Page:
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I had already many problems with understanding, how ambiguous tokens can be handled elegantly (or somehow at all) in JavaCC. Let's take this example:

I want to parse XML processing instruction.

The format is: "<?" <target> <data> "?>": target is an XML name, data can be anything except ?>, because it's the closing tag.

So, lets define this in JavaCC:
(I use lexical states, in this case DEFAULT and PROC_INST)

TOKEN : <#NAME : (very-long-definition-from-xml-1.1-goes-here) >
TOKEN : <WSS : (" " | "\t")+ >   // WSS = whitespaces
<PROC_INST> TOKEN : {<PI_DATA : ~[] >}   // accept everything

Now the part which recognizes processing instructions:

void PROC_INSTR() : {} {
    (t=<PI_TARGET>){System.out.println("target: " + t.image);}
    (t=<PI_DATA>){System.out.println("data: " + t.image);}
) {}

Let's test it with <?mytarget here-goes-some-data?>:

The target is recognized: "target: mytarget". But now I get my favorite JavaCC parsing error:

!!  procinstparser.ParseException: Encountered "" at line 1, column 15.
!!  Was expecting one of:

Encountered nothing? Was expecting nothing? Or what? Thank you, JavaCC!

I know, that I could use the MORE keyword of JavaCC, but this would give me the whole processing instruction as one token, so I'd had to parse/tokenize it further by myself. Why should I do that? Am I writing a parser that does not parse?

The problem is (i guess): hence <PI_DATA> recognizes "everything", my definition is wrong. I should tell JavaCC to recognize "everything except ?>" as processing instruction data.

But how can it be done?

NOTE: I can only exclude single characters using ~["a"|"b"|"c"], I can't exclude strings such as ~["abc"] or ~["?>"]. Another great anti-feature of JavaCC.

Thank you.

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Did you find a resolution for this problem? I just created a similar question today and would be interested in your experience. –  Chris Dec 8 '10 at 15:18
My resolution is: "damn JavaCC" ;) I'm having problems and headache with this "parser" again and again. I'm going to write my own non-deterministic parser sooner or later. It'll be slower, because it wouldn't generate code, but interpret rules at runtime, but it'll be worth it anyway. –  java.is.for.desktop Dec 9 '10 at 17:32

2 Answers 2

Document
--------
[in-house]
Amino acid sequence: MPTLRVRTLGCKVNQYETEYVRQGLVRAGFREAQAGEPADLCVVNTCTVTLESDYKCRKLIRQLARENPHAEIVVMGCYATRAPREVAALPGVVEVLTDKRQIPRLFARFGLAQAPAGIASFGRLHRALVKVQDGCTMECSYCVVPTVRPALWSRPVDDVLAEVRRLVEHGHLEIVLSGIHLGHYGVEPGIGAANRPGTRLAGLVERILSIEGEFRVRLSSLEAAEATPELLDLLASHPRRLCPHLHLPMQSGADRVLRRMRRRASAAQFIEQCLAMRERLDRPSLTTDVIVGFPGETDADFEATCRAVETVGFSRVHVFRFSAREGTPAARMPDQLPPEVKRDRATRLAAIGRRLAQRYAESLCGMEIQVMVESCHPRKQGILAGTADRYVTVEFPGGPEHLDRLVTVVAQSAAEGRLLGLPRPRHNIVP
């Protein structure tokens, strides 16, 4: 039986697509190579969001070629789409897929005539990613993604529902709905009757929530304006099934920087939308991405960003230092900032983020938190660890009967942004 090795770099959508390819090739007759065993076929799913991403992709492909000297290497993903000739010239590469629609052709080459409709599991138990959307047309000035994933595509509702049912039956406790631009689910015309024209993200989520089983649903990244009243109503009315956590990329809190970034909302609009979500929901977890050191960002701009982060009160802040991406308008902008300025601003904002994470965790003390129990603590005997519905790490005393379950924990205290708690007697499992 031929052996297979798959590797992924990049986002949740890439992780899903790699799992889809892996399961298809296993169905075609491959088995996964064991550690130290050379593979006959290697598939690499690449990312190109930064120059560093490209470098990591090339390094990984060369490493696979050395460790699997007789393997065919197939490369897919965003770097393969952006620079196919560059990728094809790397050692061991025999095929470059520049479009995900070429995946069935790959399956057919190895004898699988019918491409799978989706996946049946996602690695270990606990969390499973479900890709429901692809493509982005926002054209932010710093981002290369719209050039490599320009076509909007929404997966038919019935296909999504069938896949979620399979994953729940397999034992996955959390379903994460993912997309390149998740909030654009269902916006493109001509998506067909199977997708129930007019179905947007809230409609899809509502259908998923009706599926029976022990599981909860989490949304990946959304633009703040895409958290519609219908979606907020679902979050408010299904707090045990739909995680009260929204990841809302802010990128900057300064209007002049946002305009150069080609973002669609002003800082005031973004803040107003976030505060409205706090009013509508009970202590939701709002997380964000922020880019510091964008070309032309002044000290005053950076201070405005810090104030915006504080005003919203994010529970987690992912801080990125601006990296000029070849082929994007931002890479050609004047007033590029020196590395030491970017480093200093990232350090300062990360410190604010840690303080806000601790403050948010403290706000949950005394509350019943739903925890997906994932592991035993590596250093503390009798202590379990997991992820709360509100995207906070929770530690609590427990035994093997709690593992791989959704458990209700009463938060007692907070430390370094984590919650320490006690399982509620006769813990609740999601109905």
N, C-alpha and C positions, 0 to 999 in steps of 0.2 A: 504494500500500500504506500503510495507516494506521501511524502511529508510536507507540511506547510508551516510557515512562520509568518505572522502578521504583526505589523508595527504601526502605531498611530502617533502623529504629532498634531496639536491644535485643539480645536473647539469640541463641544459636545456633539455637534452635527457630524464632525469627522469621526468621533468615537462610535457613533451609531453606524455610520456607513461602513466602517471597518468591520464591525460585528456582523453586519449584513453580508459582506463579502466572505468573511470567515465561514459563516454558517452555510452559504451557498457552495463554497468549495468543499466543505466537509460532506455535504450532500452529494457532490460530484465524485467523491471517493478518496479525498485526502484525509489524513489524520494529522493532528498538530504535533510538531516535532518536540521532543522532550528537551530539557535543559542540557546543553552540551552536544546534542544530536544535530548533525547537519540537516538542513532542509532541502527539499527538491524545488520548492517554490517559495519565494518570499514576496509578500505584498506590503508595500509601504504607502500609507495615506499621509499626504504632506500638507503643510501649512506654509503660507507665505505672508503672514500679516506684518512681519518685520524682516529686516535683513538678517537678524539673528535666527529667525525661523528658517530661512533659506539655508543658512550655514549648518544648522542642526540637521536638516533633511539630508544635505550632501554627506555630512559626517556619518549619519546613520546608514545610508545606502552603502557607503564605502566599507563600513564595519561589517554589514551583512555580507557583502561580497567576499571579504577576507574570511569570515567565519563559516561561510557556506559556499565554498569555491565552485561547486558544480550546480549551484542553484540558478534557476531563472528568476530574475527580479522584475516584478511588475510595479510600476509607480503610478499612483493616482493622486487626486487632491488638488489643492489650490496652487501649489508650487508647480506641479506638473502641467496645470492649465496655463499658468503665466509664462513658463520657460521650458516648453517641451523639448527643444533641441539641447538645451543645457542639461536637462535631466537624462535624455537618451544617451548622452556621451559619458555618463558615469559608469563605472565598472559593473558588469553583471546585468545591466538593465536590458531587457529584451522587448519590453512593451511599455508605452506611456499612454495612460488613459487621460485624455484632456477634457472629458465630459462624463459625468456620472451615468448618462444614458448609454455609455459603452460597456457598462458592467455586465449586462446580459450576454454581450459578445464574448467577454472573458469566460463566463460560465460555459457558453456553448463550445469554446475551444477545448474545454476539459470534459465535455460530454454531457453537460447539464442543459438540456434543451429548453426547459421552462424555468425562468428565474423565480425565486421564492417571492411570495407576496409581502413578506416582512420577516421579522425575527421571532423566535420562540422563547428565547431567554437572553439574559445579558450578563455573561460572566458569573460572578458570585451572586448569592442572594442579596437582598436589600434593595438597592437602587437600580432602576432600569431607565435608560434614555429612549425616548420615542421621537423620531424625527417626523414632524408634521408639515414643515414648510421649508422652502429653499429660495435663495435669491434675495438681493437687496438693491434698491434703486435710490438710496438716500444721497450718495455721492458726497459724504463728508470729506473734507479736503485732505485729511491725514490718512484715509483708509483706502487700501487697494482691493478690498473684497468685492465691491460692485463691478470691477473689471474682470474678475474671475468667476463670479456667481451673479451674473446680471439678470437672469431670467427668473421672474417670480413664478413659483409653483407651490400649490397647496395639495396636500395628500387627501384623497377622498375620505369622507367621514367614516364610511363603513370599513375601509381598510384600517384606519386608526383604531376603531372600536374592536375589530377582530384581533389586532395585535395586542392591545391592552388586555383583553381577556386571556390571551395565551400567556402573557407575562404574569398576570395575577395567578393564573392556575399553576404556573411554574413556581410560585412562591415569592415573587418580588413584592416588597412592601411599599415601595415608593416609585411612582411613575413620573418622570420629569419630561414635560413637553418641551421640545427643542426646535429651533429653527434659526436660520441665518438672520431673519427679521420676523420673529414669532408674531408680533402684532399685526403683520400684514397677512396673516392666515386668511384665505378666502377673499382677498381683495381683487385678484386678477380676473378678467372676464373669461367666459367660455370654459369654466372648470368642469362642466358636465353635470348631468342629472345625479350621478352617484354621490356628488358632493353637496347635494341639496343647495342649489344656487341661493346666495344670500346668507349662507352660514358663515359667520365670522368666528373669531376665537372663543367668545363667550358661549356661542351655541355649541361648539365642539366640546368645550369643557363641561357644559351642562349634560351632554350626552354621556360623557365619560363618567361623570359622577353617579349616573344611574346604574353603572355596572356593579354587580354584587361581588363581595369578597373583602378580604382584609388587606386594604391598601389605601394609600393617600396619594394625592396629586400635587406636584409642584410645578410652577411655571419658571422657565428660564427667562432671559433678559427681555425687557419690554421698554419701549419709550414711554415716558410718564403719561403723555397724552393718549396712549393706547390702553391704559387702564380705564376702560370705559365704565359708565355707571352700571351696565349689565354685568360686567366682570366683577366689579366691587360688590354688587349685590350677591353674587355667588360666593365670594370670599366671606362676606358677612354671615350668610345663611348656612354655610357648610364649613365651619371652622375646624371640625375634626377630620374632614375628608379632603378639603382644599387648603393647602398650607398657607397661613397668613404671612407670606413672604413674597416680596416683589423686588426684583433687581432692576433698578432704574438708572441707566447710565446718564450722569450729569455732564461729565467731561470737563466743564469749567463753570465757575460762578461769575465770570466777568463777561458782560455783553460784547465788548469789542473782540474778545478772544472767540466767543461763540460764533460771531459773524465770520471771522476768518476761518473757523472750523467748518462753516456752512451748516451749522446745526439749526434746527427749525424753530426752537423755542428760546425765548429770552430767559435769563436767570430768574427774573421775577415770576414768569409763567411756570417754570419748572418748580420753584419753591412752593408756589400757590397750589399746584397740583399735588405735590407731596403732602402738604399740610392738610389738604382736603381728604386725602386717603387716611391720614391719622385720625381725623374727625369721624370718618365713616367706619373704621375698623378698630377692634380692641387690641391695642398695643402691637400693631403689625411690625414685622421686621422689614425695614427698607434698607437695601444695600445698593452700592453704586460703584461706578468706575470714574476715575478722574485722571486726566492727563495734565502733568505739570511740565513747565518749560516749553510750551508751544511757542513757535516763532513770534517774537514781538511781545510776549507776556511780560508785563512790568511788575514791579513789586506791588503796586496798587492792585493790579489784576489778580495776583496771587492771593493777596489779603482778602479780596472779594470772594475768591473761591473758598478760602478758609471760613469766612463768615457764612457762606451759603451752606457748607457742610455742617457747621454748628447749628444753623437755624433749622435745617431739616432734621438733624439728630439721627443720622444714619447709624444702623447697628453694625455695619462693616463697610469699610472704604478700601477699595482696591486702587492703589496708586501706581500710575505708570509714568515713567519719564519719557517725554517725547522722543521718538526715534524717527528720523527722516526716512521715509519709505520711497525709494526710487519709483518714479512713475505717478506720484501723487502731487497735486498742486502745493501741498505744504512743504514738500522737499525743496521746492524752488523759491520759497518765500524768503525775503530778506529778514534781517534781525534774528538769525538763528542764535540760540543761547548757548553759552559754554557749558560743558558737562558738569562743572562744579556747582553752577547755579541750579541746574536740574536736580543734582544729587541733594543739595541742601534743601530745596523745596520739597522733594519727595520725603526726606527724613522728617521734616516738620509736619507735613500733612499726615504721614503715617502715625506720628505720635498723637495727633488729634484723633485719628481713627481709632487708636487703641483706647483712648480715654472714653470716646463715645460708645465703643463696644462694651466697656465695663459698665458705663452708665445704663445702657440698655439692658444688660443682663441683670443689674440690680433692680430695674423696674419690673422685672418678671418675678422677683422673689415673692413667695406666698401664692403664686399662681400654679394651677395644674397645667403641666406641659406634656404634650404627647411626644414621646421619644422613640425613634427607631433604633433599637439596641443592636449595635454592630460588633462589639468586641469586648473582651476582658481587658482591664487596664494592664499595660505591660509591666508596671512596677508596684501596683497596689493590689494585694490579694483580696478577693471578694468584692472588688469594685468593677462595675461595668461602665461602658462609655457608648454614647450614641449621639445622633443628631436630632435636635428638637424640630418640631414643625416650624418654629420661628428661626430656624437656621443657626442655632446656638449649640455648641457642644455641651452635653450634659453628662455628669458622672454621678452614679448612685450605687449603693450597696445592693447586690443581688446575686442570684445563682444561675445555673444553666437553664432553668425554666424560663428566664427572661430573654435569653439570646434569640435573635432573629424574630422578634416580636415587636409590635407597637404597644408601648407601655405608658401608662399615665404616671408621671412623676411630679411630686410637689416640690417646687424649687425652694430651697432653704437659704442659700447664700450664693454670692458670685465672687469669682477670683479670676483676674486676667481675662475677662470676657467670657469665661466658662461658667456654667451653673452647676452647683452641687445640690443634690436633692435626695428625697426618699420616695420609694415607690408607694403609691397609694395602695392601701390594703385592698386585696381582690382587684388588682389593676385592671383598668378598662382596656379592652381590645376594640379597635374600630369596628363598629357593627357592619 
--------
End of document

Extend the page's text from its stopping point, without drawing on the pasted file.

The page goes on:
A word about the tokenizer

The tokenizer (*TokenManager) matches as many input characters as possible. PI_DATA is "~[]" (1 character), so it will match any single input character if it cannot find a longer match. PI_END is "?>" (2 characters), so it will always be matched instead of PI_DATA. This part of your grammar is correct.

An unexpected suspect

The trouble may actually come from NAME. You didn't write the actual definition of that token, so I can only make assumptions about it. If the definition of NAME is too greedy, it will match too many input characters in the state PROC_INST, and you may never encounter PI_DATA or PI_END.

Watch out for a "(...)+" with white spaces, or the evil "(~[])*" that eats everything up to EOF.

Other suspects

A potential problem I see is that PI_TARGET will probably be matched several times, though you would expect PI_DATA to be matched. Once again, I can only guess because I don't have the definition of NAME.

Another point you might want to clarify is this: you define the WSS token, but you don't use it in the state PROC_INST. Should it be a part of PI_DATA? If not, you may want to SKIP it.

Don't abuse the tokenizer

If you find out you cannot make the tokenizer obey you, you may want to move the tricky part to the parser instead. In your case, it's probably difficult to make the difference between PI_TARGET and PI_DATA (as mentioned above).

The parser can expect a PI data after a PI target, while the tokenizer cannot (or hardly) have expectations from a token to the next.

Another advantage of the parser is that you can even write Java code that peeks the next tokens and react accordingly. This should be considered as the last resort, but can be useful when you must do things such as concatenating multiple tokens up to a well-known one. This may be what you're looking for here (with PI_END as the terminator token).

Finally, a trick

Here is a trick to simplify your grammar a bit:

  1. Skip PI_START, but change the state to PROC_INST nevertheless
  2. In PROC_INST, define PI_DATA as MORE (and rename it to PI_DATA_CHAR, or just don't name it at all)
  3. In PROC_INST, remove the last two characters from the token image, issue PI_DATA and change the state to DEFAULT
  4. In your parser productions, define a processing instruction simply as , where the token image of PI_DATA is ready-to-use

Details about manipulating the token image in the tokenizer actions are provided in JavaCC's (sparse...) documentation. It's as easy as setting the length of a StringBuffer.

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Thank you for such a detailed explanation! Sadly, I won't be able to invest a lot of time in trying this. As mentioned in other comment, I am experimenting with an own parser, which would do all the non-deterministic thinking for me. –  java.is.for.desktop Feb 8 '11 at 16:08

One problem with your grammar is that WSS applies only in the default state. Rewrite as

<DEFAULT, PROC_INST> TOKEN : {< WSS: (" " | "\t")+ > \}

The error message is that it was expecting a WSS but found a " ".

As to excluding whole strings, there are several ways to do this outlined in the FAQ.

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